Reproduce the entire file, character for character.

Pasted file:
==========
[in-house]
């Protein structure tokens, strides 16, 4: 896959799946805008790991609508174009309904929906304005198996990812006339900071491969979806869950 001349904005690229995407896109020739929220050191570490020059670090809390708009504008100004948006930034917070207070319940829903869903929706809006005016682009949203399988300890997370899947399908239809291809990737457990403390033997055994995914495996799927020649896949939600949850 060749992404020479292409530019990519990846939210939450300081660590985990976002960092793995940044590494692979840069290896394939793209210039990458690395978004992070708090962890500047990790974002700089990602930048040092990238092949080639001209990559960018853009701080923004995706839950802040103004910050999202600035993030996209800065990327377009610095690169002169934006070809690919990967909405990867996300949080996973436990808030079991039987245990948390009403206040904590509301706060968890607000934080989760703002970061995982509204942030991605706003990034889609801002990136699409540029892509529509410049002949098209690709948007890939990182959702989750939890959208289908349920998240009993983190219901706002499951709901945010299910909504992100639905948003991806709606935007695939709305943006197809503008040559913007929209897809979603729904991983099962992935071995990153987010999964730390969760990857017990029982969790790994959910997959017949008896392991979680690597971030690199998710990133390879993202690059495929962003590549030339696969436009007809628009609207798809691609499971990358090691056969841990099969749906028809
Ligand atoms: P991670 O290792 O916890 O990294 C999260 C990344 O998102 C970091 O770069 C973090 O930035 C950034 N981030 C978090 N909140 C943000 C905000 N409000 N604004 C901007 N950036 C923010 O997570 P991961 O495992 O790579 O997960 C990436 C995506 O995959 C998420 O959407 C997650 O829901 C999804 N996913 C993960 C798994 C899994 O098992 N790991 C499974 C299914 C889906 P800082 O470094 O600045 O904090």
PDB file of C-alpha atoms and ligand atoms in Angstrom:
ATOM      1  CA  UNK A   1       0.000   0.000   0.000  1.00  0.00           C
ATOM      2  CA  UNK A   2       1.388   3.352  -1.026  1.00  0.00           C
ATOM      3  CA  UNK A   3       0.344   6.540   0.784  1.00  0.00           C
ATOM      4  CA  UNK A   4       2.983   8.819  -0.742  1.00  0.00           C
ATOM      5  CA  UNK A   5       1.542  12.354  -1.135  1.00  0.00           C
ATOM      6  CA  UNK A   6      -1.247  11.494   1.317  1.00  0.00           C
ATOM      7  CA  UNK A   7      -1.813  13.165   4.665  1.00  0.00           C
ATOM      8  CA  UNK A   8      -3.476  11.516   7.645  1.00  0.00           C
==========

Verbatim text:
[in-house]
């Protein structure tokens, strides 16, 4: 896959799946805008790991609508174009309904929906304005198996990812006339900071491969979806869950 001349904005690229995407896109020739929220050191570490020059670090809390708009504008100004948006930034917070207070319940829903869903929706809006005016682009949203399988300890997370899947399908239809291809990737457990403390033997055994995914495996799927020649896949939600949850 060749992404020479292409530019990519990846939210939450300081660590985990976002960092793995940044590494692979840069290896394939793209210039990458690395978004992070708090962890500047990790974002700089990602930048040092990238092949080639001209990559960018853009701080923004995706839950802040103004910050999202600035993030996209800065990327377009610095690169002169934006070809690919990967909405990867996300949080996973436990808030079991039987245990948390009403206040904590509301706060968890607000934080989760703002970061995982509204942030991605706003990034889609801002990136699409540029892509529509410049002949098209690709948007890939990182959702989750939890959208289908349920998240009993983190219901706002499951709901945010299910909504992100639905948003991806709606935007695939709305943006197809503008040559913007929209897809979603729904991983099962992935071995990153987010999964730390969760990857017990029982969790790994959910997959017949008896392991979680690597971030690199998710990133390879993202690059495929962003590549030339696969436009007809628009609207798809691609499971990358090691056969841990099969749906028809
Ligand atoms: P991670 O290792 O916890 O990294 C999260 C990344 O998102 C970091 O770069 C973090 O930035 C950034 N981030 C978090 N909140 C943000 C905000 N409000 N604004 C901007 N950036 C923010 O997570 P991961 O495992 O790579 O997960 C990436 C995506 O995959 C998420 O959407 C997650 O829901 C999804 N996913 C993960 C798994 C899994 O098992 N790991 C499974 C299914 C889906 P800082 O470094 O600045 O904090």
PDB file of C-alpha atoms and ligand atoms in Angstrom:
ATOM      1  CA  UNK A   1       0.000   0.000   0.000  1.00  0.00           C
ATOM      2  CA  UNK A   2       1.388   3.352  -1.026  1.00  0.00           C
ATOM      3  CA  UNK A   3       0.344   6.540   0.784  1.00  0.00           C
ATOM      4  CA  UNK A   4       2.983   8.819  -0.742  1.00  0.00           C
ATOM      5  CA  UNK A   5       1.542  12.354  -1.135  1.00  0.00           C
ATOM      6  CA  UNK A   6      -1.247  11.494   1.317  1.00  0.00           C
ATOM      7  CA  UNK A   7      -1.813  13.165   4.665  1.00  0.00           C
ATOM      8  CA  UNK A   8      -3.476  11.516   7.645  1.00  0.00           C